Sunday, April 06, 2008

Olympic Poetry

One of my favorite family memories is our crazy, spur-of-the-moment trip to Atlanta, Georgia to attend the Summer Olympics in 1996. We had been watching coverage on television and just thought, “Let’s go!” We bought tickets for a few events (javelin throw, some track races) over the Internet (a first for us in 1996!) and made the drive from Texas. We slept on the floor of a church in a 100-year-old building arranged through a friend (since there were no hotel rooms to be had at such short notice) and we had a great time seeing the athletes and swarms of visitors from all around the world. It was a SEA of people. Exhilarating!

Did you know that one of the prizes awarded to a victorious Olympic athlete was a poem? You mean you haven’t seen athletes getting a poem during the Olympics? That’s because modern-day Olympic athletes only receive medals. Today we celebrate the first modern-day Olympics that were held April 6, 1896 in Athens, Greece. Here are a few excerpts of a beautiful poem that captures a moment that is both historic and moving.

Joan Benoit
1984 U.S. Olympic Marathon Gold Medalist
by Rina Ferrarelli (copyrighted)


she surged ahead
leaving behind the press
of bodies, the breath
hot on her back


Sure, determined,
moving to an inner rhythm
measuring herself against herself


and she was still fresh
and not even out of breath
and standing.

Look for the whole poem in Lillian Morrison's collection, More Spice Than Sugar: Poems About Feisty Females (2001) illustrated by Ann Boyajian (Boston: Houghton Mifflin). This poem first appeared in American Sports Poems (Schocken, 1988), edited by May Swenson and R. R. Knudson, and from there has been reprinted in many other anthologies, including some for children.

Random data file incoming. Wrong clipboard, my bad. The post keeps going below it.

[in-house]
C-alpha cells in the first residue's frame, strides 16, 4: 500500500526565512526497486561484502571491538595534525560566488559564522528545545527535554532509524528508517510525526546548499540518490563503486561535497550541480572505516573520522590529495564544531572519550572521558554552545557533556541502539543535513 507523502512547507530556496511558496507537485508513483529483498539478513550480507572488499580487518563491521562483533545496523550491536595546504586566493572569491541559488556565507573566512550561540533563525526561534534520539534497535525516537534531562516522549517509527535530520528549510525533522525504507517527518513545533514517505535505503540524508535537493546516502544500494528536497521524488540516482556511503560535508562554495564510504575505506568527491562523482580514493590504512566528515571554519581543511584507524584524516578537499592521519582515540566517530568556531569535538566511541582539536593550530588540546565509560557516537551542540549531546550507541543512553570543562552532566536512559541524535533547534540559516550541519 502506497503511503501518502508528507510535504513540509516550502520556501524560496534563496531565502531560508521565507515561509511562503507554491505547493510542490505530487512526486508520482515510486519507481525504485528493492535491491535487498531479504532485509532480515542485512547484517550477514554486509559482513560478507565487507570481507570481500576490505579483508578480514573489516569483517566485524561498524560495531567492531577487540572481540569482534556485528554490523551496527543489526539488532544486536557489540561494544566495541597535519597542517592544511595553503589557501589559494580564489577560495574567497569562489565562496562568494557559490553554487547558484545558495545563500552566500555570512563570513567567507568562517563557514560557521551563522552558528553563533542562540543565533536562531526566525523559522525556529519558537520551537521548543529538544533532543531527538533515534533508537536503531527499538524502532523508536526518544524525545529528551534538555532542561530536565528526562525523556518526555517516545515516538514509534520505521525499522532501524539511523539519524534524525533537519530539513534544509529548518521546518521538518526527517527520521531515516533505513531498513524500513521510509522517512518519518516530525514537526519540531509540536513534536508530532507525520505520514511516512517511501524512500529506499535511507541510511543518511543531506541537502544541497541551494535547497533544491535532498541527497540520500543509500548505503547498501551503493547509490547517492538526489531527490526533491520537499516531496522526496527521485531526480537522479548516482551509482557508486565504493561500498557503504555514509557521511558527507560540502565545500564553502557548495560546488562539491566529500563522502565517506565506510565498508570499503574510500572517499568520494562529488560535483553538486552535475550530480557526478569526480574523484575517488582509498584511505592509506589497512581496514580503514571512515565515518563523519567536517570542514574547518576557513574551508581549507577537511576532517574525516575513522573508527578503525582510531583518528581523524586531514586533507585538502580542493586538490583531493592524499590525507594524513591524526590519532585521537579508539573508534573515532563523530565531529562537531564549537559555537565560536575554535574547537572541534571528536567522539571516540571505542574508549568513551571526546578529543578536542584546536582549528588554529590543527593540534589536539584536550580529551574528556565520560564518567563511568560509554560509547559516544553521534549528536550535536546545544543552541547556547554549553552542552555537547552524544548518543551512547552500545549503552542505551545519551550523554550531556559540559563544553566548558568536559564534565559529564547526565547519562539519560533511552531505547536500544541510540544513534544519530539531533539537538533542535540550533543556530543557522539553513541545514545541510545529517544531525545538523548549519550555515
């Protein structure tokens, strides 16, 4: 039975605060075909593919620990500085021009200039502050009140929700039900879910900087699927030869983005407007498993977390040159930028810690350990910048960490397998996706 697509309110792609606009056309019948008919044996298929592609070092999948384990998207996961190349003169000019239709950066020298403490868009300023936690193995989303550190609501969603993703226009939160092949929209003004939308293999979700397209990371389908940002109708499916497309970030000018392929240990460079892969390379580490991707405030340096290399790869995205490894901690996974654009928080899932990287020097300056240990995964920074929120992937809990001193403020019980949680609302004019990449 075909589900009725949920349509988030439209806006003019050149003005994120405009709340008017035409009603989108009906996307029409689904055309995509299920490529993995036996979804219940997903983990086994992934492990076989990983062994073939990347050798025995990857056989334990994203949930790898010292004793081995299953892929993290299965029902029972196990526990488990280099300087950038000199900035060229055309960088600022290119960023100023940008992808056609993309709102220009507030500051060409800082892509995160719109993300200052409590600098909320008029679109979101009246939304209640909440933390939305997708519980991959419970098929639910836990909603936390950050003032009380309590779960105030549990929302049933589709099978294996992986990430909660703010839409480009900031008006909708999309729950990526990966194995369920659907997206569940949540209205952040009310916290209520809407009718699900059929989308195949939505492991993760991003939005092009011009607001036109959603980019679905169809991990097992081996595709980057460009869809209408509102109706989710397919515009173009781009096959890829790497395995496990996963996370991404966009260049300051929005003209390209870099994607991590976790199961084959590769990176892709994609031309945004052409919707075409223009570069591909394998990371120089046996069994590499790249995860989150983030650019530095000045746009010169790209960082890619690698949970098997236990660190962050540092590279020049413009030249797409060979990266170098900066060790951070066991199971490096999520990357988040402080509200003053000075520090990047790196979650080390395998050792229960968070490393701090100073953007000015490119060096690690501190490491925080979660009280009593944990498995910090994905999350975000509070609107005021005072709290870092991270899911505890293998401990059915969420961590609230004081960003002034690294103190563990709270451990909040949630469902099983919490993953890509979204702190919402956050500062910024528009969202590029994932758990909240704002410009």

Younger children may enjoy X. J. Kennedy’s elephant + Olympics poetry collection, Elympics (Philomel, 1999), also available on audio. For more sports poetry, look for works by Lillian Morrison (e.g., At the Crack of the Bat: Baseball Poems) and Charles R. Smith (e.g., Diamond Life: Baseball Sights, Sounds, and Swings) who have each authored several collections of sports-themed poetry.

Here are a few more of my favorite sports poetry books for children.
Adoff, Arnold. 1986. Sports Pages. HarperCollins.
Hopkins, Lee Bennett, comp. 1996. Opening Days: Sports Poems. Harcourt.
Hopkins, Lee Bennett, comp. 1999. Sports! Sports! Sports! HarperCollins.
Knudson, R. Roxanne, and May Swensen, comp. 1988. American Sports Poems. Orchard.
Prelutsky, Jack. 2007. Good Sports; Rhymes About Running, Jumping, Throwing, and More. Knopf.

All set for the summer Olympics? 08.08.08!

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1 comment:

Anonymous said...

Like the Olympic poems alot. You should post it on my website to get more people to view it. I have a sports section you could put it under. Jon